Addicted to Love


Addicted to Love
In Gottfried Von Strassburg?s retelling of the ancient romance, Tristan, love?s portrayal as a psychological disease is considerable. For Rivalin and Blancheflor, Tristan and Isolde, and also King Mark, the affliction causes them to act in a way that they would normally shun. Love changes the perspective on life of those who become intoxicated by its power; whether it?s shared as a couple or entirely unreciprocated, the lust to attain and secure its presence is consuming.
Love?s torment of Tristan and Isolde is a sweet torment that "noble lovers" endure. Grieves are shared, blessings are doubled, and embraces are electrifying on both the physical and emotional levels. One sided love is a hell like no other. Here, passions of the heart will override the sensibilities of the mind. This agony filled state is where Mark?s resides. This theme of unreturned love is as relevant today as it is in Gottfried?s time. Mark?s perception of the world, mentally and even at times physically, is greatly skewed by love?s drunken haze. Broken on the wheel of love, Mark?s heart is tortured until he confesses that Isolde is unfaithful; then just as cruel, he is fooled into believing she is his. This repeated scenario of torture is by far the highest tragedy in the romance. The climax of the abuse is when Mark questions his own senses after the discovery of the couple copulating in the garden. Blinded by the violent inebriation of amour, he disavows empirical proof of Isolde?s betrayal. While through the omnipotent narration the reader sees that Isolde never loves Mark, the king is nevertheless betrayed. First of course, he betrays himself. All indication points to the affair. His heart is not a friend at this point for Mark. Isolde?s betrayal goes beyond betrayal of the state; the real issue is that of betraying the heart. It is only through this betrayal that love is able to rape Mark?s psyche. Coupled with the fact that his dearest friend and confidant, Tristan, is embroiled in this nightmare; Mark is to be pitied greatly. Gottfried has Mark suffer the three greatest betrayals a person can encounter: his own, that of his lover?s and that of his friend?s. The love Mark has for both Isolde and Tristan only work against him; for had he been free of love?s grip, he would have trusted his senses and his intuitions.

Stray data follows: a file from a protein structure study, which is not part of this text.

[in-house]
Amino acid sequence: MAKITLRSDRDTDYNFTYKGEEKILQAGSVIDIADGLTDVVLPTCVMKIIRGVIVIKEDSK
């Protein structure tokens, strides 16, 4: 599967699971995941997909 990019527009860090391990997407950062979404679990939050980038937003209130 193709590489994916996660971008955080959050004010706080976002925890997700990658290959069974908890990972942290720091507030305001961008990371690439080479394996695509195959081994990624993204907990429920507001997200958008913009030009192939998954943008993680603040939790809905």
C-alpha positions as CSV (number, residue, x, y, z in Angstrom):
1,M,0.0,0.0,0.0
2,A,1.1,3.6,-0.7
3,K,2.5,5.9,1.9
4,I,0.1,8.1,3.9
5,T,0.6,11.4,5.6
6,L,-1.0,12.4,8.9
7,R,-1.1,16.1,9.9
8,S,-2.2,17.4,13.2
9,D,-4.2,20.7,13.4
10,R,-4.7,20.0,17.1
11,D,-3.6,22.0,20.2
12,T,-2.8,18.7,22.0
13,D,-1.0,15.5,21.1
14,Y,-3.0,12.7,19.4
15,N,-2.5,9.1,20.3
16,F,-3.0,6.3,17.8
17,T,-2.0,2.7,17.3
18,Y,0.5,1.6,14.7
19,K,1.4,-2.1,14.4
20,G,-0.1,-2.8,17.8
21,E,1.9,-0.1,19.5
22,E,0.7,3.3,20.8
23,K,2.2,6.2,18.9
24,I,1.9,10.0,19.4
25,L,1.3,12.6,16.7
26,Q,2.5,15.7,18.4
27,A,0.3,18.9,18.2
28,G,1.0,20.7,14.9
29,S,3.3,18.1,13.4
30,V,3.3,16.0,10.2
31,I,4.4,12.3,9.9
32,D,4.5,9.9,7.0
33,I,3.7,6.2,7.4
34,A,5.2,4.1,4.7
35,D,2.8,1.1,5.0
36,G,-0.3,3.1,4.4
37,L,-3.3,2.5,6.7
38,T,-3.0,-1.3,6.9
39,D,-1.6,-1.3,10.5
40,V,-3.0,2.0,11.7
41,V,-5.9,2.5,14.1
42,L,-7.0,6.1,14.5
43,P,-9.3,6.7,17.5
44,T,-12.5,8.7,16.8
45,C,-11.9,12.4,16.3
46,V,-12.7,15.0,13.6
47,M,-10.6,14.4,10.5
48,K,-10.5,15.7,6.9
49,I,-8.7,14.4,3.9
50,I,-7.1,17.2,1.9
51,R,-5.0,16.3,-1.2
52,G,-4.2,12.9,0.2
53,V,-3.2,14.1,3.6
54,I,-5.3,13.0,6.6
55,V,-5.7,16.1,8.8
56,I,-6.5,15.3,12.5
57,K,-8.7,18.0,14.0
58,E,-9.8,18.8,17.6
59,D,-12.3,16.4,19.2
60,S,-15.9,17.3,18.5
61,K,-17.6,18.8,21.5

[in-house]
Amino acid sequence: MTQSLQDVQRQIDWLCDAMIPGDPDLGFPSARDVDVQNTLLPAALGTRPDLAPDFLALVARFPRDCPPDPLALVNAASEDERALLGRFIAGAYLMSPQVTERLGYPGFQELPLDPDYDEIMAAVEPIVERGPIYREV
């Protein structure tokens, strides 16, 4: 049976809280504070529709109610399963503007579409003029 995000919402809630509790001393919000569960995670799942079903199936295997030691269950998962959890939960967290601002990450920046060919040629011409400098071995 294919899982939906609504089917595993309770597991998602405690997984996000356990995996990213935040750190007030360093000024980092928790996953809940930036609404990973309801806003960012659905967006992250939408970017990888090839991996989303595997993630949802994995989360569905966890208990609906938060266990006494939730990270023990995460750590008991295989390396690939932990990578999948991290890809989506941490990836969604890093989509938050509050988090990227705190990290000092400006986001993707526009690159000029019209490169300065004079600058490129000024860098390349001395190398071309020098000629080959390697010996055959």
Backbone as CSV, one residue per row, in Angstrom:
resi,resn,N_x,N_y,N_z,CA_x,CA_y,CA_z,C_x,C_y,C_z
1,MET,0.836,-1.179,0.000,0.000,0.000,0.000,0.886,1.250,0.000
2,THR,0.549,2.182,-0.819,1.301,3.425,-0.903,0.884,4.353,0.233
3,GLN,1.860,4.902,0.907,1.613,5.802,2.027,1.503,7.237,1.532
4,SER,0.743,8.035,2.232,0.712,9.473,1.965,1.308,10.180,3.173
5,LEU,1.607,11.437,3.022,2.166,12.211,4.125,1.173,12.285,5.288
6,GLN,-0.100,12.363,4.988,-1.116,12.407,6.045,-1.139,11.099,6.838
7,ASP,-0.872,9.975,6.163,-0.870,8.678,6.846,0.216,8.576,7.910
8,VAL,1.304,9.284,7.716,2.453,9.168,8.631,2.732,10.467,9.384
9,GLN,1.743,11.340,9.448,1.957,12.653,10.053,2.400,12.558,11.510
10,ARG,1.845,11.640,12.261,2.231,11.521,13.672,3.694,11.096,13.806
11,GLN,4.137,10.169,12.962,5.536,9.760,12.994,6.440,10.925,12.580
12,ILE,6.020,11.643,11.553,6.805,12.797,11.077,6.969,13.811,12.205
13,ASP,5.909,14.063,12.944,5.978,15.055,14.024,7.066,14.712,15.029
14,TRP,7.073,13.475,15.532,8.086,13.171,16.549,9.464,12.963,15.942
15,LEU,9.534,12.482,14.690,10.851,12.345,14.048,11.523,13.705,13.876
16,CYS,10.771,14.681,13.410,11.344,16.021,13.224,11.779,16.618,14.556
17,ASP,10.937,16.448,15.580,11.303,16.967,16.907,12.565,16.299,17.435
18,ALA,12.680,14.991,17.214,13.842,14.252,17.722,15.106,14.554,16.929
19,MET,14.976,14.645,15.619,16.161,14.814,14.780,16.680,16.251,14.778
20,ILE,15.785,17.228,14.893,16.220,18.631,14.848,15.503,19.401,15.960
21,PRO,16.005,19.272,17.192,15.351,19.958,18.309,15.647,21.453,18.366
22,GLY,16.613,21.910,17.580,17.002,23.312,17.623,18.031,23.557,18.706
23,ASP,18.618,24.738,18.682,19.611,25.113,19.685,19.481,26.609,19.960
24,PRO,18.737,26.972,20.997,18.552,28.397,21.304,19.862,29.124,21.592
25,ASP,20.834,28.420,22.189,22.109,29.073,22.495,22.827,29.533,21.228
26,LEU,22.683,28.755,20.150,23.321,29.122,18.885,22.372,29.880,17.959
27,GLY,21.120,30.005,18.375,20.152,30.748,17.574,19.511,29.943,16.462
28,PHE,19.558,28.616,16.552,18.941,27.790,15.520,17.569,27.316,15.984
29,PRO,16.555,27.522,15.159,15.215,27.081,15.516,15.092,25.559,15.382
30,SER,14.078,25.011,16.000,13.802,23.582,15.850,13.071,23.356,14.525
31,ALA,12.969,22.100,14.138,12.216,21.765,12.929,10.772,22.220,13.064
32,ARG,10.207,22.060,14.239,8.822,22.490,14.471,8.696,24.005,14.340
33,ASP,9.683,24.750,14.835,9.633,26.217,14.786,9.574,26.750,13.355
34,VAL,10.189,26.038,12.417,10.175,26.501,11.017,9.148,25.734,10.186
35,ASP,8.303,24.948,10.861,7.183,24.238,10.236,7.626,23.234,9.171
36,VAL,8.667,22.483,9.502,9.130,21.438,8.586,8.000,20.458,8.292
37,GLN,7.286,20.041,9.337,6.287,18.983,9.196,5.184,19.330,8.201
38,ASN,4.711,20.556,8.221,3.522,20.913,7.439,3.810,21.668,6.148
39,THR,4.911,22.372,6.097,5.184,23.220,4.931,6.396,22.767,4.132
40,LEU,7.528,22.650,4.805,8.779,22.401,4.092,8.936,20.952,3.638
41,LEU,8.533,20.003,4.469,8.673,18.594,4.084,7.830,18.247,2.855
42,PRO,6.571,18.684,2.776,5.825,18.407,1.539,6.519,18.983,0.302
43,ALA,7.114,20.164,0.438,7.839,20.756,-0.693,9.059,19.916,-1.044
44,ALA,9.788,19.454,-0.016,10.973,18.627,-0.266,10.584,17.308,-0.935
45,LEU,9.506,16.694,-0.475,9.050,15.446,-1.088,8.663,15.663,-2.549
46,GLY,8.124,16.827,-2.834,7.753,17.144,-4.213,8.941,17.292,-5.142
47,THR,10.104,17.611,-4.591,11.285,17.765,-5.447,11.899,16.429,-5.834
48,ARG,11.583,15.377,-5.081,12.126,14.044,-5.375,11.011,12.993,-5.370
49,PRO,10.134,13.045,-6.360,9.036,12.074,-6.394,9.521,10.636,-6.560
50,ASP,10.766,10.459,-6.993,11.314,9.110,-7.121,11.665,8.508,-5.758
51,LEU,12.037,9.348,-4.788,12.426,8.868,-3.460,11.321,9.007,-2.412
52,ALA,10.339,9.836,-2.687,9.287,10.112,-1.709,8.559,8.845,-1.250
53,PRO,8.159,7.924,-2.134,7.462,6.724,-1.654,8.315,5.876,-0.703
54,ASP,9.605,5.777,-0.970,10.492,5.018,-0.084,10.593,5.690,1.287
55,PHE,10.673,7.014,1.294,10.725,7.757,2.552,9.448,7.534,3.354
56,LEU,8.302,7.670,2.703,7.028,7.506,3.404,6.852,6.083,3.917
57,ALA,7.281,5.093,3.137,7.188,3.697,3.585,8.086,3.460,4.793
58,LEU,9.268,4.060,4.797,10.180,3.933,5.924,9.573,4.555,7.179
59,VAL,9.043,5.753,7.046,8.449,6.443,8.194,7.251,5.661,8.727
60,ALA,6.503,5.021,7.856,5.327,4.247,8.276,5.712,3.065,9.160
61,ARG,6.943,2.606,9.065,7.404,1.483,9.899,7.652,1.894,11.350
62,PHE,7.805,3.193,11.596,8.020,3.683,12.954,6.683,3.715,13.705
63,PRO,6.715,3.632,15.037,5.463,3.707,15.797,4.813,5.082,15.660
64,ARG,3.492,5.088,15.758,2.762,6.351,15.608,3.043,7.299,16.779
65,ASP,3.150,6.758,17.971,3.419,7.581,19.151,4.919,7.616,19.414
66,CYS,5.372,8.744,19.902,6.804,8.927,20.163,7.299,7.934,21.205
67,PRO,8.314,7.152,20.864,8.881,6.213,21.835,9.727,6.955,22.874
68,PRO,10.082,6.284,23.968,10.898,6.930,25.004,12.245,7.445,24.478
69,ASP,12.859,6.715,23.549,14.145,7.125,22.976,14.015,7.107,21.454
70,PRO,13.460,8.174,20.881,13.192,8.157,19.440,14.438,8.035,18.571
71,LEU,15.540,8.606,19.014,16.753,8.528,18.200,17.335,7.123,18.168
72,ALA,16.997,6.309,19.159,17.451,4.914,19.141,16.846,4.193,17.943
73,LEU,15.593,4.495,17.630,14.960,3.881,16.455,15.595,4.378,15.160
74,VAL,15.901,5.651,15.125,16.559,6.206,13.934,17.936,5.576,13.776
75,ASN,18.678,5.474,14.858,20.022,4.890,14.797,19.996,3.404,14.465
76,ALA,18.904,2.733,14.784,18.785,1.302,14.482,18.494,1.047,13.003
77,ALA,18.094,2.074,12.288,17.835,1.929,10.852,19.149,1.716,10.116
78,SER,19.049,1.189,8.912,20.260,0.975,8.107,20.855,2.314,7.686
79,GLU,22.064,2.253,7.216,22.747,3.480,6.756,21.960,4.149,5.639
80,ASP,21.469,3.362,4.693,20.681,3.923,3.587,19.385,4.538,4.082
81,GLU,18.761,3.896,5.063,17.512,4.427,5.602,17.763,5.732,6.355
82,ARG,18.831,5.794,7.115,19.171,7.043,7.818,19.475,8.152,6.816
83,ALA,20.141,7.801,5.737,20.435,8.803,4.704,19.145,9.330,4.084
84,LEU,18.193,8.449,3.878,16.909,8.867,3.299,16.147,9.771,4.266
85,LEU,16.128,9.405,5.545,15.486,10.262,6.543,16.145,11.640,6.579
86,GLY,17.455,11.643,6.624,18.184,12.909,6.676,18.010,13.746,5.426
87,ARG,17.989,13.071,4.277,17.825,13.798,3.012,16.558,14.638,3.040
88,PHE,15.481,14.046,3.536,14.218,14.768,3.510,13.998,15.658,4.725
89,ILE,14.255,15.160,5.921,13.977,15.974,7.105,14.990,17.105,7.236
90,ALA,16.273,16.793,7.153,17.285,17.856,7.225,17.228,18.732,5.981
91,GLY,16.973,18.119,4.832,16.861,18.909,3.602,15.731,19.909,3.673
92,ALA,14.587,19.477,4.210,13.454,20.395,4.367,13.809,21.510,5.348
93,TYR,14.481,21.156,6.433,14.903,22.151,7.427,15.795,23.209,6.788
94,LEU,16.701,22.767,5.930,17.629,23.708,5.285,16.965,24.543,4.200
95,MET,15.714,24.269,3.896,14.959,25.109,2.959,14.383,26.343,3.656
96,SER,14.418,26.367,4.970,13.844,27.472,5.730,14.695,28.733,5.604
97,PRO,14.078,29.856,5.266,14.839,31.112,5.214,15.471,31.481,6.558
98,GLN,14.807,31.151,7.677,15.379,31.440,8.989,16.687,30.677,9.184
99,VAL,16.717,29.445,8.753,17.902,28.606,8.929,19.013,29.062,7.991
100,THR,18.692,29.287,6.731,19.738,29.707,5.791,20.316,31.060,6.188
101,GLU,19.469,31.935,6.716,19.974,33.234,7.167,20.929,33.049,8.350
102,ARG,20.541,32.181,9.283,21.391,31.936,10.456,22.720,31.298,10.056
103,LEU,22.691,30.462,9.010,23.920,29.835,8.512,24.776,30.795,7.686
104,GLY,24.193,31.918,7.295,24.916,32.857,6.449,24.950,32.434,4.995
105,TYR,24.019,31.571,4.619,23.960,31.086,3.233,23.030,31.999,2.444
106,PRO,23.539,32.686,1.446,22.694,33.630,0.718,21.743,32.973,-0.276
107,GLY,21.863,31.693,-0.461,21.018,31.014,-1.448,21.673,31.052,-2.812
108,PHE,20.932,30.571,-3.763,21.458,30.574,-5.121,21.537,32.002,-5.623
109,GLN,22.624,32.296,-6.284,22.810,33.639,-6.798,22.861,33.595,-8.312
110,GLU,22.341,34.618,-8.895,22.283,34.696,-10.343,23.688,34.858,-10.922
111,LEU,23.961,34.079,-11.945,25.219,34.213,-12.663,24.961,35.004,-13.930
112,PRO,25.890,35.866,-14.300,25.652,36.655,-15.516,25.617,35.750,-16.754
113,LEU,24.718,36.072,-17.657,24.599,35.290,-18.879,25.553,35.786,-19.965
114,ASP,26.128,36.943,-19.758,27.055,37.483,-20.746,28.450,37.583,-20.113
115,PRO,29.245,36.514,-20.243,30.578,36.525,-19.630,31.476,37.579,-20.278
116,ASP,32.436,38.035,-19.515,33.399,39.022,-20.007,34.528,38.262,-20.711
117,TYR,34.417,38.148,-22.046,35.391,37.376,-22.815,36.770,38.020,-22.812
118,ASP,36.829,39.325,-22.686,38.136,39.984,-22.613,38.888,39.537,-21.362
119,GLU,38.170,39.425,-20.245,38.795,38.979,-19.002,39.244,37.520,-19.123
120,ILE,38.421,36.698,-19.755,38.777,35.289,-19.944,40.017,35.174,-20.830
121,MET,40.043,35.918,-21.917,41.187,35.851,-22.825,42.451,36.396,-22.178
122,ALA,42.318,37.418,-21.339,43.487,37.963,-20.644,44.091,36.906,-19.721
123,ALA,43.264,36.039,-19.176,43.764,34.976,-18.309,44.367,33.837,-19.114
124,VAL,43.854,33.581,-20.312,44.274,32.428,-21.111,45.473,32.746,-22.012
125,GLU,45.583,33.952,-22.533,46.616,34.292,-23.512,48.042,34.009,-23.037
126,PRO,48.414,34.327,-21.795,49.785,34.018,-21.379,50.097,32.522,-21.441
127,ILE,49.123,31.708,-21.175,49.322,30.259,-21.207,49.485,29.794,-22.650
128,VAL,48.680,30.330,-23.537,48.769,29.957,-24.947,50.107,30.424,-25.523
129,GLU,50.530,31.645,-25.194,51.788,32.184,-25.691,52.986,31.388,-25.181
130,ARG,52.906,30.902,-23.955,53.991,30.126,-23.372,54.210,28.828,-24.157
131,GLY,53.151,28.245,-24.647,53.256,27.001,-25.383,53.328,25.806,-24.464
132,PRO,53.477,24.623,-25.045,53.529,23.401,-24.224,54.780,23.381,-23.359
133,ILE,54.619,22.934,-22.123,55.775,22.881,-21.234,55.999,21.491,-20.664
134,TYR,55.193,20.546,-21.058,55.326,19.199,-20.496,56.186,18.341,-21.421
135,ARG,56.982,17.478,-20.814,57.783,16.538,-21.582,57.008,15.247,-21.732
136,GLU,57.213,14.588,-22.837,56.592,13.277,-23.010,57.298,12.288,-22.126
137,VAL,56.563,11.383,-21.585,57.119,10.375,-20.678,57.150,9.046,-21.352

Although void of all supernatural occurrences, Rivalin and Blancheflor fall as deeply in love as will their unfortunate son. The ultimately fatal addiction to the euphoria is nearly instantaneous. For both Rivalin and Blancheflor the danger involved in consummating their love is twofold. Bearing a bastard child would result not only in the cataclysmic loss of societal position, but quite possibly her death. Rivalin, less prudent then his future son, risks the wrath of an angry Mark by out right eloping with his true love. Under the influence of love?s tyrannical reign, both disregard their reservations and good sense; blinded by passion they escape to Parmenie to be legally wed. Like a wounded cowboy in a classic western film who downs whiskey to avoid the pain of a gunshot wound or snake bite, love appears to ease the pain of Rivalin?s wounds after a battle. Although on what is almost his death, the passion for Blancheflor numbs his hurt and allows Tristan to be conceived.
As perfect lovers, Tristan and Isolde?s addiction to Cupid?s opiate is surpassed by none. This is proven by the trials Brangane endures, the disregard for Isolde?s personal acts of treason, and also the blows to Tristan?s honor and loyalty to his uncle. Once Isolde has the epiphany that the killer of her Uncle Morold is bathing in the next room, she is enraged. However, she is unable to extract revenge on Tristan. Gottfried suggests this is due to a feminine instinct; simply, that Isolde was too refined to commit such an uncouth act. This delicate characterization of Isolde would not last long. Upon the accidental ingestion of the love potion, Isolde is assaulted by the silent waylayer of hearts. Under siege by love, Isolde and Tristan both transform into a creature of love whose only objective is that of self preservation. Support for this is found each time that Gottfried turns to parallelism when describing the couple. This use of language signals the birth of a